• State pays foster parent to care for child.
    • Arrangement terminated when child returned to biological parents or adopted.
  • 16. Marriage Termination
    • Can occur through and annulment or divorce.
    • Annulment can occur when parties lacked capacity or consent. Declaration that marriage never existed.
    • Divorce is an order of the court that marriage is terminated.
  • 17. Divorce
    • Legal proceeding
    • Must file a petition for divorce.
      • Traditionally, had to prove fault.
      • Today, most states are no-fault.
    • Divorce is final when a court orders that the marriage is terminated.
  • 18. Annulment
    • Order of court declaring that marriage did not exist.
    • Certain ground must be asserted.
      • One party lacked the capacity to consent.
      • Duress
      • Fraud
    • Children born of annulled marriage are legitimate.
  • 19. Divorce Proceedings
    • Commenced with filing a petition for divorce.
    • Petition served on other party.
    • Other party has limited time to file an answer.
    • If parties do not reach settlement, case goes to trial.
    • Both parties call witnesses and introduce evidence.
    • Judge issues a decree of divorce.
      • Some states have waiting periods after trial before it is issued.
  • 20. Settlement
    • Termination of marriage could be settled with a settlement.
      • Mediation frequently employed
    • Divorcing parties must sign a settlement agreement.
      • Document states that parties have settled all property rights and other issues.
  • 21. Division of Assets
    • Two types of property:
    • Separate property owned by spouse prior to marriage, as well as inheritance and gifts received during marriage.
      • Each spouse usually is awarded separate property.
    • Marital property acquired during marriage, or separate property which changes title to jointly owned is considered marital asset.
  • 22. Marital Property
    • Some states follow the rule of equitable distribution.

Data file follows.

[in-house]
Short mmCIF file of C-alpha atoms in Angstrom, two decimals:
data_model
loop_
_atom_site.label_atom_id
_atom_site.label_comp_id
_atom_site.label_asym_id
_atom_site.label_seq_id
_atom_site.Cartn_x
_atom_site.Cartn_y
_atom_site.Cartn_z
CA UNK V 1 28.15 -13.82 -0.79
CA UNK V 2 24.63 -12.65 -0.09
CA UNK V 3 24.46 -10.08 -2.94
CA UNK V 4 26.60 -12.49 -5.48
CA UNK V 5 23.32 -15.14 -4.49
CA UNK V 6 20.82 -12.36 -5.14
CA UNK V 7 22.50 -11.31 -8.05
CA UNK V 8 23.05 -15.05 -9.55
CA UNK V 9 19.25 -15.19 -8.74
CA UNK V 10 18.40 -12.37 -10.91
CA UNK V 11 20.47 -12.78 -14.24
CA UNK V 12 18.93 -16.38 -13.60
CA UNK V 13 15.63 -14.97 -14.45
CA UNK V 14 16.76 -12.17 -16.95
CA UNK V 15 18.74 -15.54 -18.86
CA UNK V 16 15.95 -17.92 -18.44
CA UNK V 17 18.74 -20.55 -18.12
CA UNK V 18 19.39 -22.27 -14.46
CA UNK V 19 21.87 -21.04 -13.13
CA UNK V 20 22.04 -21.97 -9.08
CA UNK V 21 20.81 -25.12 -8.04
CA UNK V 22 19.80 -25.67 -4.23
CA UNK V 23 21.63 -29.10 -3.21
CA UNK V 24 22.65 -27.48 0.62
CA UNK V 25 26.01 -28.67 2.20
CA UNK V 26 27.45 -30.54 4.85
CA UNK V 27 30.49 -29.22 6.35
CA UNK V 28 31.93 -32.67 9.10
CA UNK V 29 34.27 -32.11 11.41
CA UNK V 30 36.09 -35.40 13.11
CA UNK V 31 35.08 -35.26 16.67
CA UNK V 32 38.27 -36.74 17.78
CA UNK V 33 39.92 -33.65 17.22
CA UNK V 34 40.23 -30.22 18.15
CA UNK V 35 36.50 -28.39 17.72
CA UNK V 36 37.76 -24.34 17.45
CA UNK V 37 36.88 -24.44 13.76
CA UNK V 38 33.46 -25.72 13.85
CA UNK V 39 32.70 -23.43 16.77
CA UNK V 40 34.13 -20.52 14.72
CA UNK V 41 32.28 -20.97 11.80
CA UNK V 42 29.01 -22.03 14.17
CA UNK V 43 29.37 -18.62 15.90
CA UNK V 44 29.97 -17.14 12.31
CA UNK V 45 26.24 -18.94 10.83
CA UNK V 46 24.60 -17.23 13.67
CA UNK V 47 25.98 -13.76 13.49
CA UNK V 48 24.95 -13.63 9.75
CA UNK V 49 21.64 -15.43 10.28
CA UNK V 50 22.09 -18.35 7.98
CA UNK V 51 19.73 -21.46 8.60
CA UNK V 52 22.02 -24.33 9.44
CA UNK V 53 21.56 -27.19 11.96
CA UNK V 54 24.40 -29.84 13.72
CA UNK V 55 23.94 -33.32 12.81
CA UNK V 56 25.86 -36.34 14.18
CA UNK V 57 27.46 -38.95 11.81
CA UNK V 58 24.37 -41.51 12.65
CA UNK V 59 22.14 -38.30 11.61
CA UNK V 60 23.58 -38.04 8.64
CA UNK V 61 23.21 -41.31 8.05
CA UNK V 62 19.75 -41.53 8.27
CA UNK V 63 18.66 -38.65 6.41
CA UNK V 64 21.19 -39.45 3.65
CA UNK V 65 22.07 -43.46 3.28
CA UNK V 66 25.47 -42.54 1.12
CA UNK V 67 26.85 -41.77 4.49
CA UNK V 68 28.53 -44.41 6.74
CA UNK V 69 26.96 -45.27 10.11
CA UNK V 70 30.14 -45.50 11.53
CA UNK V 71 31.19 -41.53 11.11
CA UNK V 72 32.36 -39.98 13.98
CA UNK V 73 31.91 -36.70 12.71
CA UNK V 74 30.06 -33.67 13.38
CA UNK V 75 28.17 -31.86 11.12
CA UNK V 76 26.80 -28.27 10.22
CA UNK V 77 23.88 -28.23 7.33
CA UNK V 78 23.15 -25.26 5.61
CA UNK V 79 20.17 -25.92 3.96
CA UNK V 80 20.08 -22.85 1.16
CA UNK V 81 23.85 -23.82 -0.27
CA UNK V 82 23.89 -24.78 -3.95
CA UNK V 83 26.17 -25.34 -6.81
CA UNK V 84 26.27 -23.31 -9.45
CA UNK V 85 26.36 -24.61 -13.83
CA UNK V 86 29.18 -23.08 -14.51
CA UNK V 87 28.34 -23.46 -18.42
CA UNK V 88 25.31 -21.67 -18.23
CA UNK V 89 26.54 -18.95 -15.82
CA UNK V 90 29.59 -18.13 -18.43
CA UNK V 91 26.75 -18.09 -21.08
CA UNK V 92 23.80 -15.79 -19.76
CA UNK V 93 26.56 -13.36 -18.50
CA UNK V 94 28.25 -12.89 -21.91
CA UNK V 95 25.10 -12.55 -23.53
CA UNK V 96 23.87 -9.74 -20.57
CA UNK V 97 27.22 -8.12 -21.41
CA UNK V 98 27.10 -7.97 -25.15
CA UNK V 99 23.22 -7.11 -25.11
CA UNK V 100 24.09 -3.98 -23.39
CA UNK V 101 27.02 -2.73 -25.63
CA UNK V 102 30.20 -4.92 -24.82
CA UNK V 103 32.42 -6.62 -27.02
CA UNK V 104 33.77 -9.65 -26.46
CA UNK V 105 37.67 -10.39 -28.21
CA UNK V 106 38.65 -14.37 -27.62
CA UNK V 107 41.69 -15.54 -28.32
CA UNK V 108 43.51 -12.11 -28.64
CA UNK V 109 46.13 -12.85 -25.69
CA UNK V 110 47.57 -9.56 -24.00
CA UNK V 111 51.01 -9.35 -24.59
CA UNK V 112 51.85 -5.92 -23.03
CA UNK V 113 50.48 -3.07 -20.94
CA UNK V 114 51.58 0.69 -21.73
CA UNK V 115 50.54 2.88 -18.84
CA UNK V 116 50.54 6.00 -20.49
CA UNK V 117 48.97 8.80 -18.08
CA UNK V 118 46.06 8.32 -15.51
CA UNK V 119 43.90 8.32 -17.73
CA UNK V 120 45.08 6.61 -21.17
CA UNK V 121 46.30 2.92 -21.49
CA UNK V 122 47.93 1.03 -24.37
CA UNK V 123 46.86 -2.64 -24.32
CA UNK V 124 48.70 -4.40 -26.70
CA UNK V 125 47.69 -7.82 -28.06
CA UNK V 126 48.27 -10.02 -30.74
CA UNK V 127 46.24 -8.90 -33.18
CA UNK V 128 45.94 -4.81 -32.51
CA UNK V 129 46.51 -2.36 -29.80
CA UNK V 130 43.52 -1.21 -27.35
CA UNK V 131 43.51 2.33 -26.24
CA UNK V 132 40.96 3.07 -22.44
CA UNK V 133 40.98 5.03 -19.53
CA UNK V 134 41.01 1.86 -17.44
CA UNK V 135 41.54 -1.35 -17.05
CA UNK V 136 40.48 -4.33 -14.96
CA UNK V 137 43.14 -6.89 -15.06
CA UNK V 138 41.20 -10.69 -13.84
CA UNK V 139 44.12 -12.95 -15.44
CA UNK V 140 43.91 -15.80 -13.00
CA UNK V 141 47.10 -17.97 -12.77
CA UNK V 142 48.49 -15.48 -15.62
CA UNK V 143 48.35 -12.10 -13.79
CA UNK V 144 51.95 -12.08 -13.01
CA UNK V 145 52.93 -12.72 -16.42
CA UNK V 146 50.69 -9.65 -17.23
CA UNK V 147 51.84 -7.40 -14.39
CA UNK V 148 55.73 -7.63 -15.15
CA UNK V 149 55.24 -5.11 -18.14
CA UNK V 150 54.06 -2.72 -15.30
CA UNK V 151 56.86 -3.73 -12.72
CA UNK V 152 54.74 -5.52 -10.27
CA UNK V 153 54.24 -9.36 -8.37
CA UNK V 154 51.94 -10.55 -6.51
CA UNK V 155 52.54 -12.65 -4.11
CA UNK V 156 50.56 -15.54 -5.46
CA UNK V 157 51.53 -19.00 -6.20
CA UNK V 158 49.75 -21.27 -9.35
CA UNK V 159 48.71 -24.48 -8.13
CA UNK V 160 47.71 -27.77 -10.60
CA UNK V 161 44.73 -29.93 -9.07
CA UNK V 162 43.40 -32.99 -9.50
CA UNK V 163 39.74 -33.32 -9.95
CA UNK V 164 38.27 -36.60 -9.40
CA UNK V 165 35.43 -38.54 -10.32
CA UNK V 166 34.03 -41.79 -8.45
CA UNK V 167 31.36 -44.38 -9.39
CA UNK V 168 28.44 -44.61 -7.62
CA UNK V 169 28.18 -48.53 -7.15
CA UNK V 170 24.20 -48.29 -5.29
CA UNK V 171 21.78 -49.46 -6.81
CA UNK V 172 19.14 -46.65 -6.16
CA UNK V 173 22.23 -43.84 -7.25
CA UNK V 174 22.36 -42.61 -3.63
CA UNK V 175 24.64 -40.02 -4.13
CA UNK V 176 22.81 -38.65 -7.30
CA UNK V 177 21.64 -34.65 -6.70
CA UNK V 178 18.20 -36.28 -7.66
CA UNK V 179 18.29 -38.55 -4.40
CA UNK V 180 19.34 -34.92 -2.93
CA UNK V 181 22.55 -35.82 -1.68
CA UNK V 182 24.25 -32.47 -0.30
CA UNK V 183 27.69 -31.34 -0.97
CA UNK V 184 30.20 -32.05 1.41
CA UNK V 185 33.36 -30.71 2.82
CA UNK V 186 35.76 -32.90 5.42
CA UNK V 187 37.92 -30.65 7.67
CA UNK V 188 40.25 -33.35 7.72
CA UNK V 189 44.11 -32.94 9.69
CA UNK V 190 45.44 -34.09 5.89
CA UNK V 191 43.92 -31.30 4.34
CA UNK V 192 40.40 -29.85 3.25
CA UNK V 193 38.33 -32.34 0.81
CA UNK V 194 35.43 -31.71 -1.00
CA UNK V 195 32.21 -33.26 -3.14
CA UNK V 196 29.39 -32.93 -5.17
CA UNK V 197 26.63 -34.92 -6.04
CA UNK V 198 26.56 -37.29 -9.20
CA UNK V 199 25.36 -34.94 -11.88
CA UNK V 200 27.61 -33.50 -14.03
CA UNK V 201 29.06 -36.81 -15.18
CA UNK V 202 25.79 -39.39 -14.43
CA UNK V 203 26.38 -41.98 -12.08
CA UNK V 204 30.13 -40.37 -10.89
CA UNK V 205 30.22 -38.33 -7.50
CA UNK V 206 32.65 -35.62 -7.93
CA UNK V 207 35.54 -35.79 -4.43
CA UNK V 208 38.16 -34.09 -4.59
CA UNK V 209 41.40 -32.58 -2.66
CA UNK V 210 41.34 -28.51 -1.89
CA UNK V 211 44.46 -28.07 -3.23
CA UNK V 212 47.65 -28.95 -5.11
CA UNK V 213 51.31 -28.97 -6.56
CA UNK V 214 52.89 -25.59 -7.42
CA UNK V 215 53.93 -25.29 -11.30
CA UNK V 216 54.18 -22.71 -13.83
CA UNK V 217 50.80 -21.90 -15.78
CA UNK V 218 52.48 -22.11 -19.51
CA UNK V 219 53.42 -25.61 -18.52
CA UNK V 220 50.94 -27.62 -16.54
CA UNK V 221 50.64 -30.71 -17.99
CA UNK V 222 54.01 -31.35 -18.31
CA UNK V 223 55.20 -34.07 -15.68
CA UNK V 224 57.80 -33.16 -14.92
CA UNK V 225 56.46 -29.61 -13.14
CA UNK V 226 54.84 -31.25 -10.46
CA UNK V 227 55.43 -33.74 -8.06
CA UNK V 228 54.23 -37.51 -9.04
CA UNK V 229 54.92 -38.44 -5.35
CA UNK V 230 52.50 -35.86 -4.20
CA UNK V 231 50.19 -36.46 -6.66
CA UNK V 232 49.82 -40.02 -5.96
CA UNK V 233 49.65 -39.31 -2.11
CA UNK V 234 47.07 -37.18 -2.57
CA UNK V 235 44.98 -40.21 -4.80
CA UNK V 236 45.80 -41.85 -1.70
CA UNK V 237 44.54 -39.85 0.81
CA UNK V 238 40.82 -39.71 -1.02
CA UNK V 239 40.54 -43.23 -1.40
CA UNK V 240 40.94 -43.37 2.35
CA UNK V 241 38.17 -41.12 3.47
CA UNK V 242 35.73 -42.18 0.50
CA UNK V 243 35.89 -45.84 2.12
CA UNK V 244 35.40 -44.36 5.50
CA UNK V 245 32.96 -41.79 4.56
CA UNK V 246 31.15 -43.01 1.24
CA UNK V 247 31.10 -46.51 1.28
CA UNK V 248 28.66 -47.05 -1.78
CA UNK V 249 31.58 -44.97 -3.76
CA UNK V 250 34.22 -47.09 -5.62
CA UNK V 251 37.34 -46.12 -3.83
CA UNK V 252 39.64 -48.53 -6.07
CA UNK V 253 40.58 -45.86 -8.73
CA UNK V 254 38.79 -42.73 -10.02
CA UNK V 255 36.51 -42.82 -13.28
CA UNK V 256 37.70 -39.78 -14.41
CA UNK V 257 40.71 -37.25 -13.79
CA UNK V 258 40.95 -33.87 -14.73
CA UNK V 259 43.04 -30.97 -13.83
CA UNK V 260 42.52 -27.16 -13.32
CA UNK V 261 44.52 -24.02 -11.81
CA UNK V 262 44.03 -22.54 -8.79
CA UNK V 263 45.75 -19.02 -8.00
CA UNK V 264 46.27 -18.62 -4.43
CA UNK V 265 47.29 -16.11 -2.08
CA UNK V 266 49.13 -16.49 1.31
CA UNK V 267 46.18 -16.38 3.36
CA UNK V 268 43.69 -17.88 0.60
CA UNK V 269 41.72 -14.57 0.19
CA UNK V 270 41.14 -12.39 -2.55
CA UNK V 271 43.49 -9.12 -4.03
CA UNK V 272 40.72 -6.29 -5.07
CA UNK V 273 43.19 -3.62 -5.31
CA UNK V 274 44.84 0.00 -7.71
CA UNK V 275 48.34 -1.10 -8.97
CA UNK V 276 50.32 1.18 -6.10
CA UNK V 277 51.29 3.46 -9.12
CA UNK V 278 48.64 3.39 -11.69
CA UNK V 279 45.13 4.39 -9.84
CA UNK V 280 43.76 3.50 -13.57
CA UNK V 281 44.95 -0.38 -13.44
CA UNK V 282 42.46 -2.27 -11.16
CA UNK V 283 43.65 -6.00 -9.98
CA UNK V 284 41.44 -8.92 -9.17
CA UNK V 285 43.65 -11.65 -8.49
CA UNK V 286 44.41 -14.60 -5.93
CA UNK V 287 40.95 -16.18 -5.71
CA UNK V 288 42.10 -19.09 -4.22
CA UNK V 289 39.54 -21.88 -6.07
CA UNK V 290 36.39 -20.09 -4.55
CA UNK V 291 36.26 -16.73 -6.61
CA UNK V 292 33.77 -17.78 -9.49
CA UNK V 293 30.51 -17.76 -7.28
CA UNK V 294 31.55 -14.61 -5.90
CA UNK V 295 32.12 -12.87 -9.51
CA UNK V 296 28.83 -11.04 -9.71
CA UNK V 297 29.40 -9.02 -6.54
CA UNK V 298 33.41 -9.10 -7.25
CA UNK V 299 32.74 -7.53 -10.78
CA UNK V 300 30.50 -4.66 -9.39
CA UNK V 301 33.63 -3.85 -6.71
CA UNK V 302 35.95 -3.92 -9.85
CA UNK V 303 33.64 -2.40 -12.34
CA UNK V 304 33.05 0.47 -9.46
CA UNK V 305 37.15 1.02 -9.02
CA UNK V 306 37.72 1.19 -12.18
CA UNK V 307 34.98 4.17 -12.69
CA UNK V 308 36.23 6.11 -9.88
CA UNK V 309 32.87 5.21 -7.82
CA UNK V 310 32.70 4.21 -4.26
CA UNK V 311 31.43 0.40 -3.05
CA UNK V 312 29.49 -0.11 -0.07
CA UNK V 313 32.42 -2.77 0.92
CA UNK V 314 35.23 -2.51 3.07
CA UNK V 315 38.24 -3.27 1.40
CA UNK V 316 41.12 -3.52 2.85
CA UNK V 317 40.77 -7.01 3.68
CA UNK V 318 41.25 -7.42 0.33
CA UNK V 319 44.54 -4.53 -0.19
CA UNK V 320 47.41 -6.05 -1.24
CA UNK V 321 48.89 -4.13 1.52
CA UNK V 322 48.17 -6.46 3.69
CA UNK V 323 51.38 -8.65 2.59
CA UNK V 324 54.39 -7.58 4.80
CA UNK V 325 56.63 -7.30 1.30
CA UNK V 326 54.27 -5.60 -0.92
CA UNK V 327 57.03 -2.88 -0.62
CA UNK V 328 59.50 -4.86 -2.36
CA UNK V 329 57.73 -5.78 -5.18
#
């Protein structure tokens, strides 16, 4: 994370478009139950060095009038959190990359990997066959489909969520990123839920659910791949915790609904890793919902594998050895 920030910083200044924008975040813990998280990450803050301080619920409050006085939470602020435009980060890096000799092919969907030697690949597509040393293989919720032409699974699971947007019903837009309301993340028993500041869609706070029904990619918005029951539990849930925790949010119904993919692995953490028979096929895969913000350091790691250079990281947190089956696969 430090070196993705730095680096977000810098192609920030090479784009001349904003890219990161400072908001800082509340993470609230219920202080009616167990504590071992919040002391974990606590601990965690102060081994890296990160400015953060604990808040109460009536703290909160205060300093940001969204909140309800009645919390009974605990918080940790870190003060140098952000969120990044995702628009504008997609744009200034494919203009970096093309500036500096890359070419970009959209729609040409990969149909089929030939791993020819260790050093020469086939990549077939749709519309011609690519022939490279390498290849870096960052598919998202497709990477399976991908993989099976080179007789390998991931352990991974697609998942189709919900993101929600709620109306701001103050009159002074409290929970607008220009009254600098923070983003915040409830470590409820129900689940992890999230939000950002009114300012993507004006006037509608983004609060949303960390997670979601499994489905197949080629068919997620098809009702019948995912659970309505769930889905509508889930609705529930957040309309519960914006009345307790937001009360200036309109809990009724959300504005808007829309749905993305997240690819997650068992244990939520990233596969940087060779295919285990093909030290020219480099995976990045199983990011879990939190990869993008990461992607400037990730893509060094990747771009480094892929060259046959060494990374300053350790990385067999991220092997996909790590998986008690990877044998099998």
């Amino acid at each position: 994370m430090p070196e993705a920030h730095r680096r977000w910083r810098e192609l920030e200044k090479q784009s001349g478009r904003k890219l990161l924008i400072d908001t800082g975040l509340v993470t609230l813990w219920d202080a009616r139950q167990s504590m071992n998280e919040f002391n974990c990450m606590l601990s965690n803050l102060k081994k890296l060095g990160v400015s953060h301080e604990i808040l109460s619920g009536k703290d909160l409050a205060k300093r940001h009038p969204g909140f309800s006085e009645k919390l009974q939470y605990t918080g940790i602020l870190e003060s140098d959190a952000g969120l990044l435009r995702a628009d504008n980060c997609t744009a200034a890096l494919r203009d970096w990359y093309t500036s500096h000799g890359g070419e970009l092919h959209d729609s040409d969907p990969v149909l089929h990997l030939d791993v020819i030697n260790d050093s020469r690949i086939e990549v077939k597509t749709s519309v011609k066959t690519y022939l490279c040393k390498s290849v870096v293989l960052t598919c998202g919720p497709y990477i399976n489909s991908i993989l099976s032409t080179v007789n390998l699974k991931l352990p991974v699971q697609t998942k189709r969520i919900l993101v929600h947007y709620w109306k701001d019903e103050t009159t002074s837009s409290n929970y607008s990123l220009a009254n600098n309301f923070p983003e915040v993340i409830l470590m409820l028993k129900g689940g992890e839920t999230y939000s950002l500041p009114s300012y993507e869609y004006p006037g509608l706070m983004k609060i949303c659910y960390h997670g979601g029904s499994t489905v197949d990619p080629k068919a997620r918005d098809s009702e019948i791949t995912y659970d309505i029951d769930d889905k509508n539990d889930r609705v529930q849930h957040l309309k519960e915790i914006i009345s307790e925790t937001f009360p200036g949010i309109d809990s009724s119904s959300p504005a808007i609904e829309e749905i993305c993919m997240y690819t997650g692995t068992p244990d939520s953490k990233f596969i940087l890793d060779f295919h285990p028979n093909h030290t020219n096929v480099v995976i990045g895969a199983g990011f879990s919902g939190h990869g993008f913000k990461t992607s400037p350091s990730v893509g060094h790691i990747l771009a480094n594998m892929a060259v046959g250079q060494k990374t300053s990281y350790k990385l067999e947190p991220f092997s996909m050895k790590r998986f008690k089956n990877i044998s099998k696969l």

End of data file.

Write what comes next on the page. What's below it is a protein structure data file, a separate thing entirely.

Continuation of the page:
• Means fair distribution of property to both parties of the divorce.
    • Other states follow the community property rule which means equal distribution of property.
    • Community property means all property acquired during the marriage is divided equally between the individuals.
  • 23. Division of Debts
    • Type of debt and state law determine how they are divided.
    • Debts incurred during marriage for necessities are considered joint marital debts.
    • Spouses are jointly liable for taxes incurred.
  • 24. Spousal Support
    • Spousal support: also called alimony. Money paid by one divorced spouse to another.
      • Can be temporary, rehabilitation, or permanent alimony.
    • Spousal support terminates at death of spouse, remarriage, or if they become self-sufficient.
  • 25. Child Support
    • Payments made by non- custodial parent to help pay for the financial support of his or her children.
    • Duty to pay continues until child reaches the age of majority or is emancipated.
    • Award may be modified based on changed circumstances.
  • 26. Child Custody
    • The awarding of legal custody of a child to a parent.
    • Based on the best interest of the child.
    • Parent awarded custody is the custodial parent and has legal custody .
  • 27. Joint Custody
    • Custody could be joint.
    • Both parents are responsible for making major decisions concerning the child.
    • Sometimes awarded joint physical custody.
      • Child spends certain portion of time being raised by each parent.
  • 28. Visitation Rights
    • If there is no joint custody, the non-custodial parent may have visitation rights.
    • Can order court-supervised visitation.